One of the fun things about holidays is the opportunity to take care of the neighbors' cats. This is Phoebe, who hated me on sight (when she was teeny) and has never changed her mind, except when Nancy is gone. Then, I'll do:
And this is Oscar, who appeared one day at the bird feeder, and after a week or so of advertising and neighborly negotiation, went to live with Phoebe and Nancy. Oscar is very very happy to have a home with a lap and a feline companion; when the outside doors open, he stays far away from them:
Cats in the news:
January 05,2006 | VOORHEES, N.J. -- Curiosity didn't kill one cat on a wild ride on the New Jersey Turnpike. The kitten, now known, for obvious reasons, as Miracle, hitchhiked a ride on the underbelly of a sport utility vehicle just before Christmas.
The gray and white feline traveled some 70 miles under the vehicle as it whizzed along the Turnpike on Dec. 23 . . .
When they realized the sound came from the Clark Fork River below, the duo peered over the railing and spotted the source of the distress call. In the middle of the ice-covered river, a calico house cat was howling, trapped in a cage weighted down by a large rock.
Within moments of the discovery, Missoula Fire Department was alerted and Station One rolled to the rescue. Firefighters pulled on dry suits and lowered their rescue boat - a cataraft, appropriately - onto the ice to retrieve the abandoned animal . . .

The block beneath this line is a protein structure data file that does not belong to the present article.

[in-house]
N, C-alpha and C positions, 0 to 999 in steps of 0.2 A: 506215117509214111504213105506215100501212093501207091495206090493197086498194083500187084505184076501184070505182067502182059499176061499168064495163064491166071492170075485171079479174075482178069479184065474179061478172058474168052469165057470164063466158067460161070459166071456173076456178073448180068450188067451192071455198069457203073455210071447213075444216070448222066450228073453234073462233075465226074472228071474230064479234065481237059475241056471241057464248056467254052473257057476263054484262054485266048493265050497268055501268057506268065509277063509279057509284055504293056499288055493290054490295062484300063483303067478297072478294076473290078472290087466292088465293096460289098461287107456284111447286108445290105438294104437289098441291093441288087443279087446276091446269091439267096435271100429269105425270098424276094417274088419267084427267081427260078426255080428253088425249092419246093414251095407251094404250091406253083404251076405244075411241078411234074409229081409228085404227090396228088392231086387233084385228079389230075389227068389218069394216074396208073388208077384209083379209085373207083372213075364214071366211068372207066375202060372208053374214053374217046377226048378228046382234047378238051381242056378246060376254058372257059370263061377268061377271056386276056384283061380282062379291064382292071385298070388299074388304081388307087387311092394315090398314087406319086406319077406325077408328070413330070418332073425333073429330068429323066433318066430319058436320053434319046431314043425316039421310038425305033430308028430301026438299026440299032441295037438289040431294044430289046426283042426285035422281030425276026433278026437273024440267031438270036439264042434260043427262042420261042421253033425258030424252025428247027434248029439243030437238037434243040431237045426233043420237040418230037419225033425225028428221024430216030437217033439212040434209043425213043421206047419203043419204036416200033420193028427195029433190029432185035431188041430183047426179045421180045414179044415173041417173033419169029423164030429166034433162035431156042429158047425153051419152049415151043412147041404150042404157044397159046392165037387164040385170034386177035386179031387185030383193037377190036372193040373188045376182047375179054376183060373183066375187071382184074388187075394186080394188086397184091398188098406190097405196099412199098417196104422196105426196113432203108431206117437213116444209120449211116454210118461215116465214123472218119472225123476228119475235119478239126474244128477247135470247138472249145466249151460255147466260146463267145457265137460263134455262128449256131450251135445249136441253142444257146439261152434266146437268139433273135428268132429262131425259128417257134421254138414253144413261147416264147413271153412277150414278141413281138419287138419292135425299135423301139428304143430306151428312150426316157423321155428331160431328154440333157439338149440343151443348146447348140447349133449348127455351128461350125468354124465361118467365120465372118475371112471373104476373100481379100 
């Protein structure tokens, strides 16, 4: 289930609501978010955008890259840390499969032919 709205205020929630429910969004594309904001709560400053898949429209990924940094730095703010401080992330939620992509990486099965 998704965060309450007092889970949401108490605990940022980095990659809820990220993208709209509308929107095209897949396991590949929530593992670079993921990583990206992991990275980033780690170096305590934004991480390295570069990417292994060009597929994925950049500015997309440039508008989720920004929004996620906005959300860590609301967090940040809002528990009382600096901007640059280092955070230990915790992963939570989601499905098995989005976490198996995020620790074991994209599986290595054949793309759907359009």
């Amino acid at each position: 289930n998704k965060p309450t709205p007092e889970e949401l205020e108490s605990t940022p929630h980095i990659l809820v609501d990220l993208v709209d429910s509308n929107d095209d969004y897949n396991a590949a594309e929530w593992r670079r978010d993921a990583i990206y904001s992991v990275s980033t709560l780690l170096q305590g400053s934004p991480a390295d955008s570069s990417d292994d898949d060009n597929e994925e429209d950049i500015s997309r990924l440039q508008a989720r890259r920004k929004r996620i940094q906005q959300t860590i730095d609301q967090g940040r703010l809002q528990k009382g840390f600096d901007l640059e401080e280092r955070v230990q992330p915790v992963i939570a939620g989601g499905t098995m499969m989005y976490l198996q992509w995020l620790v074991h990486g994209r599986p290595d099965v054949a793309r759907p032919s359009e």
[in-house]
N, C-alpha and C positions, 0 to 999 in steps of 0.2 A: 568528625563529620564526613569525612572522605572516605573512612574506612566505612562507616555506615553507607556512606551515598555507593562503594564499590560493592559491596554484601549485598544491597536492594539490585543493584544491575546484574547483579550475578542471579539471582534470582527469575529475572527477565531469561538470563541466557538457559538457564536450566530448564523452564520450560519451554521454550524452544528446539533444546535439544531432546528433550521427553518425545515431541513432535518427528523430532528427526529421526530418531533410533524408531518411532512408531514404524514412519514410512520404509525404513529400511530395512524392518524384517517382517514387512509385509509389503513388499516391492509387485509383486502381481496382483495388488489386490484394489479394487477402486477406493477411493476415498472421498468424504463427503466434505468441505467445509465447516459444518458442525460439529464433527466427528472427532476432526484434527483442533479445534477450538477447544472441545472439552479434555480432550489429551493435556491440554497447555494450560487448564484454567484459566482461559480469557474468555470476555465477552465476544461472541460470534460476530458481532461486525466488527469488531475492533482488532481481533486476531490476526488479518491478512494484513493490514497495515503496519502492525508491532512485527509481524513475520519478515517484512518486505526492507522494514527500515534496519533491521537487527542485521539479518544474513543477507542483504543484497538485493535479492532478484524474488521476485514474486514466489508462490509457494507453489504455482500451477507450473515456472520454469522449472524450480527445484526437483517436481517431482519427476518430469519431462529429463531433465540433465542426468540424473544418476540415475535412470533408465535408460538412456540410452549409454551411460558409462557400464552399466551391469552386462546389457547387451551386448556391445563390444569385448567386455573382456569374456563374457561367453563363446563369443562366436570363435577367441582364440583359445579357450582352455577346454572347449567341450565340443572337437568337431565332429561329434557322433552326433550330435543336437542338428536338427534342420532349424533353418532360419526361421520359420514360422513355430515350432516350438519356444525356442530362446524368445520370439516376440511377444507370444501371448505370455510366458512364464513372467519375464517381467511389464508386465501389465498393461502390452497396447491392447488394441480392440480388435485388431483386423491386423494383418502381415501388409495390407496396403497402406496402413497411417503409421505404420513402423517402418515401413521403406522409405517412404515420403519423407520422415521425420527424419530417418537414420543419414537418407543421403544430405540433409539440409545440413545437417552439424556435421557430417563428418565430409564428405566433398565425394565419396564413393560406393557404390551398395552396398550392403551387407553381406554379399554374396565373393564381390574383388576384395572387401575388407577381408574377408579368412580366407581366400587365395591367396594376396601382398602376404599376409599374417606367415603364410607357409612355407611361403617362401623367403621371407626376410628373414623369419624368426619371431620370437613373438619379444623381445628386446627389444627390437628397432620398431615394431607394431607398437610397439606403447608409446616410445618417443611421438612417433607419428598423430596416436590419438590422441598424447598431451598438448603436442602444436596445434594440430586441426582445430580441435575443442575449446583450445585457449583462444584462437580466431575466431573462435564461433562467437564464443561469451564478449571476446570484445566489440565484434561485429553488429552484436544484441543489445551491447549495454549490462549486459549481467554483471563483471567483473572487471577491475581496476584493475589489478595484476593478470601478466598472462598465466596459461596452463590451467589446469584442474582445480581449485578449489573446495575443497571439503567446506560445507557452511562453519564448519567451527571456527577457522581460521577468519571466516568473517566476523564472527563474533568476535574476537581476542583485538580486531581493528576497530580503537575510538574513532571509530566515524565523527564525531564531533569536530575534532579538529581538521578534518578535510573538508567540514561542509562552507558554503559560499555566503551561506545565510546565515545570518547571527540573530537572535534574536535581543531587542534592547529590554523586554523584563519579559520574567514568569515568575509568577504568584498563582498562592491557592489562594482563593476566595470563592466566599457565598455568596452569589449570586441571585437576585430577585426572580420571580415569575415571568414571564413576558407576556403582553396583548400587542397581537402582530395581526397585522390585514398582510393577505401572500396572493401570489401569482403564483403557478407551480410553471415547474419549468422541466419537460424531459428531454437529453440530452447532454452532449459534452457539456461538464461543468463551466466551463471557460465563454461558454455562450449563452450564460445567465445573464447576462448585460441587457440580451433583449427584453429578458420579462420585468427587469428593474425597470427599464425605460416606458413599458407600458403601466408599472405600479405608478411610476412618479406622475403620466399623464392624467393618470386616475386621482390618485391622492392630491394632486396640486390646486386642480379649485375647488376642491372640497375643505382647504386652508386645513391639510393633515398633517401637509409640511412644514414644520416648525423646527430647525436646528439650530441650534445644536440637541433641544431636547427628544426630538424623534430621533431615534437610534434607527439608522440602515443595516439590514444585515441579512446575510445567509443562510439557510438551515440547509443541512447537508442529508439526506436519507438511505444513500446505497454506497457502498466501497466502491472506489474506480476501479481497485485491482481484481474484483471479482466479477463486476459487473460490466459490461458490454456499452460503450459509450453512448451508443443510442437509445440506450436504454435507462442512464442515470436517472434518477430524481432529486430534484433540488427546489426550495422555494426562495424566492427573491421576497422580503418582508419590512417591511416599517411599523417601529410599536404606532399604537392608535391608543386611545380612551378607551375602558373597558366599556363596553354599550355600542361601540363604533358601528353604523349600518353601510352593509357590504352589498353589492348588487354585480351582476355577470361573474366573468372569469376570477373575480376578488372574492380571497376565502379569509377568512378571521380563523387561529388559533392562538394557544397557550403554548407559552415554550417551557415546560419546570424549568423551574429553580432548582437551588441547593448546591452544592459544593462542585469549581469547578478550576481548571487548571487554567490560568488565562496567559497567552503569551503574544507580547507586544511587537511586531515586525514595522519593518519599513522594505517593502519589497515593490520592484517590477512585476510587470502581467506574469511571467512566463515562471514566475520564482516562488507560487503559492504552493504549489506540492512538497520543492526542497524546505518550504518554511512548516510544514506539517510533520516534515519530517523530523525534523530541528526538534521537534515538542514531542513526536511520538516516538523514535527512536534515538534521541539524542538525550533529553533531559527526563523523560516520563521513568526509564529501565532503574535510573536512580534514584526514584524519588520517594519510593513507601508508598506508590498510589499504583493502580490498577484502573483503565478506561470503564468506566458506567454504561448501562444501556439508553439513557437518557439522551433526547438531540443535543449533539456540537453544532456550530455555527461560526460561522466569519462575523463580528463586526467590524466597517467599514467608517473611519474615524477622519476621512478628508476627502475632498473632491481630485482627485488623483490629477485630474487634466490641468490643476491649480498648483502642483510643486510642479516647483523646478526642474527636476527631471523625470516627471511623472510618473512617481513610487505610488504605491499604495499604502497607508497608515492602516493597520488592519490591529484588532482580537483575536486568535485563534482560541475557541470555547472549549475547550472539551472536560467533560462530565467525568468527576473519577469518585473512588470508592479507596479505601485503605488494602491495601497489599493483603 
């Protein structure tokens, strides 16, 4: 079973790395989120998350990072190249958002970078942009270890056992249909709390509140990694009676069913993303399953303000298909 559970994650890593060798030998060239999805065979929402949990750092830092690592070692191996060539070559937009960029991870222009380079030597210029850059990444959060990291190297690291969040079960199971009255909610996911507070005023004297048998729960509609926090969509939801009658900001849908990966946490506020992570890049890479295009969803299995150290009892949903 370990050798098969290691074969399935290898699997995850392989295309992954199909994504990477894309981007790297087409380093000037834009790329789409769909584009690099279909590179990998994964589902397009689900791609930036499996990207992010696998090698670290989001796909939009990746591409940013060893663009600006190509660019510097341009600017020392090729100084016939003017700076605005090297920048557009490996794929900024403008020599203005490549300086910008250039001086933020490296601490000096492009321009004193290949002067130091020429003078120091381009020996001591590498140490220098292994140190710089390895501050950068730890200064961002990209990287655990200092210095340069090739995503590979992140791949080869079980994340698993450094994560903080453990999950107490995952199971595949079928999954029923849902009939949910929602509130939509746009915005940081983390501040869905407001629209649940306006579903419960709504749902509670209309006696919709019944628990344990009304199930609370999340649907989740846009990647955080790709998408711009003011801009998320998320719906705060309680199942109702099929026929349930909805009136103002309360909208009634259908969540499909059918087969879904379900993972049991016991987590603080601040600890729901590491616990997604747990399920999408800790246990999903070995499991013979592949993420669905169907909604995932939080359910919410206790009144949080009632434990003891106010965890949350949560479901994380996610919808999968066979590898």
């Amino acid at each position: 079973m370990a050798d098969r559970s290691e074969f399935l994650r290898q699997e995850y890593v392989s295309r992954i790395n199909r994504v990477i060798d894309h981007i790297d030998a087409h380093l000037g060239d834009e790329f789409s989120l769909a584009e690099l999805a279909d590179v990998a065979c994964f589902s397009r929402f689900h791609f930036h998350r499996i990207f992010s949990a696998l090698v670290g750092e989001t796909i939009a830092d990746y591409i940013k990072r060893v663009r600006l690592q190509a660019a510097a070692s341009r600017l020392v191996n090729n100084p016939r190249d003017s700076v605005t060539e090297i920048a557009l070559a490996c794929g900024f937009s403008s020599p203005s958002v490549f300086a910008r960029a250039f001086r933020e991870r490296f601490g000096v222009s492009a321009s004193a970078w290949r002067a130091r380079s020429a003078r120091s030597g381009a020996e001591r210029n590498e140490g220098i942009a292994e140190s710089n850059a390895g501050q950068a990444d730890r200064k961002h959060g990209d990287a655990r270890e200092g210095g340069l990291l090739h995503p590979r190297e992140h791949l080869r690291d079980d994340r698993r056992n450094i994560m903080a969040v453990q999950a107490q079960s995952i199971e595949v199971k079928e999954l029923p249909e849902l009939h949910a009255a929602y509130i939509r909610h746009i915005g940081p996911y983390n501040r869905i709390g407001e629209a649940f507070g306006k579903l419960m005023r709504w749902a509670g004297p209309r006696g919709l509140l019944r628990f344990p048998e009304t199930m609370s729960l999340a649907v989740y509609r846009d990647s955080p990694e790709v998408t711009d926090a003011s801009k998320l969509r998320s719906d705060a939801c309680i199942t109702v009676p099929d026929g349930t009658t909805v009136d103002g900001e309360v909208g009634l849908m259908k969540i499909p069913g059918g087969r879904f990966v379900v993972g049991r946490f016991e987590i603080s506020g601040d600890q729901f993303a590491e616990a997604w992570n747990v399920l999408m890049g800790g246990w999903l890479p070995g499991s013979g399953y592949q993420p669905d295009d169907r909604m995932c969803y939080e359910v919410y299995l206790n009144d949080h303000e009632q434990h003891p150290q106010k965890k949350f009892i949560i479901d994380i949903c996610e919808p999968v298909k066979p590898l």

January 02, 2006 COLUMBUS, OH -- Police aren't sure how else to explain it. But when an officer walked into an apartment Thursday night to answer a 911 call, an orange-and-tan striped cat was lying by a telephone on the living room floor. The cat's owner, Gary Rosheisen, was on the ground near his bed having fallen out of his wheelchair.
Rosheisen said his cat, Tommy, must have hit the right buttons to call 911 . . .
Fleur (OK, so Fleur isn't exactly a cat . . . ):
A skunk was parked in the middle of a taxiway, its head wedged in the entry hole of a black plastic rat bait box. The animal had been exhausted by its efforts to escape, and nobody on the airport staff had training in dealing with this type of security threat . . .
More weekend critters: